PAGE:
California. Grand Jury (San Francisco).

Civil Grand Jury reports (Volume 1976-77) online

. (page 12 of 32)
Online LibraryCalifornia. Grand Jury (San Francisco)Civil Grand Jury reports (Volume 1976-77) → online text (page 12 of 32)
Font size
QR-code for this ebook


is advisable. It is the parents who will be ultimately responsible
when the child is returned. If the parents were invited to confer
with the Placement Officer involved with the placement and were
informed of the alternatives, diminished dissatisfaction where
distant placements were advisable might be the result. Parents'
involvement in their children's futures, where practicable, should
be encouraged. The final determination for placement, however, must
rest with the Probation Officer and with the Court.

We do not advocate the wholesale shipment of our youth to
other vicinities. But we do feel that each child's future and
possibility of rehabilitation must be the ultimate consideration.
Therefore, we suggest that there remain some flexibility in the new
policy.

Organization

In talking with numerous individuals at Youth Guidance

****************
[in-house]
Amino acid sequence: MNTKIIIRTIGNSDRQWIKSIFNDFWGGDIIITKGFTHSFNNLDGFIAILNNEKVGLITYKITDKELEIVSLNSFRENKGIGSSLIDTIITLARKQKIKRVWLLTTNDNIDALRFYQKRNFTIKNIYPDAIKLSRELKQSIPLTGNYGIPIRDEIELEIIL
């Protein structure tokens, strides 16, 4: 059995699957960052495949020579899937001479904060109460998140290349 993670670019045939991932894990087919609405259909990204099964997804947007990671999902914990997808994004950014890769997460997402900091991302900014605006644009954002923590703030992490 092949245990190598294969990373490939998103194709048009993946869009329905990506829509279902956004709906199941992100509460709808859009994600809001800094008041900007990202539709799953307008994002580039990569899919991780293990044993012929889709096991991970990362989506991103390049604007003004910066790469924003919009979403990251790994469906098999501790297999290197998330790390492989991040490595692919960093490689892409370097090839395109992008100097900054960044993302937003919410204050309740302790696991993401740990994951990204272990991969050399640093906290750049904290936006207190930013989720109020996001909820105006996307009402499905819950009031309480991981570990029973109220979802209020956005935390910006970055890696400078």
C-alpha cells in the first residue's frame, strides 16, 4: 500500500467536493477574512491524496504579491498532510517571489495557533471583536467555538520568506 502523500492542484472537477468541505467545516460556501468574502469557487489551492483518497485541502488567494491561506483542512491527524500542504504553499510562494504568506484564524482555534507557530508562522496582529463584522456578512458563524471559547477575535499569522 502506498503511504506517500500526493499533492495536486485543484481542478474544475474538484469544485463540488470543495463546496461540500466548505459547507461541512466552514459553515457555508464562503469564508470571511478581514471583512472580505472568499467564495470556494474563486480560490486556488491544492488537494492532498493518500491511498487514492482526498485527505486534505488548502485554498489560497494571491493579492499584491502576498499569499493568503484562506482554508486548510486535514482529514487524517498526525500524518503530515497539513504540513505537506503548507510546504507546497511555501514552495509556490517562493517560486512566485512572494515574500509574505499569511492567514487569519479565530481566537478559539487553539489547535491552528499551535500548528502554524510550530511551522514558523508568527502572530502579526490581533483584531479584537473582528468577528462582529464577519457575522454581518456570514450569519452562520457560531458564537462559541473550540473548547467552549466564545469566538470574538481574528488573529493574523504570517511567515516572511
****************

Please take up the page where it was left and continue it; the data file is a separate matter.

Center, one recurring theme was the present organization regarding
the general assignemnts of Probation Officers. We have been presented
with many Justified grounds for a revised approach.

The present system involves the three separate functions
of Intake, Court Officer and Supervisory probation caseloads.
Initially, a Supervisor in Intake reviews each new case and assigns
it to an Intake Probation Officer. That Officer reviews the case,
prepares a report and submits it to a Court Officer. The Court
Officer presents the case to the Court. After a Judicial decision
has been rendered, if the child is put on probation, the file is
turned over to the Supervision unit. A Supervisor there reviews
the case and refers it to the Supervision Officer. That Officer
reviews the file and begins his/her supervision of the child. During
the entire process, the child has had three Probation Officers.

We recommend that serious study be given to a reorganization
of the department so that a single Probation Officer follow each
youth through the entire process with the exception of the duties of
Court Officer. Some of the bases for our recommendation of a review
and possible reorganization are as follows:

1. The Probation Officer who investigates the case and
prepares the initial report becomes somewhat familiar with a

-112-



JUVENILE COURT - YOUTH GUIDANCE CENTER (continued)

particular child. He has interviewed parents and, perhaps, the
ward's peers and has certain impressions, as well as information,
which cannot always be accurately passed on in writing.

2. The retention of the case after Judicial determination
would eliminate the review of the case by one Supervising Probation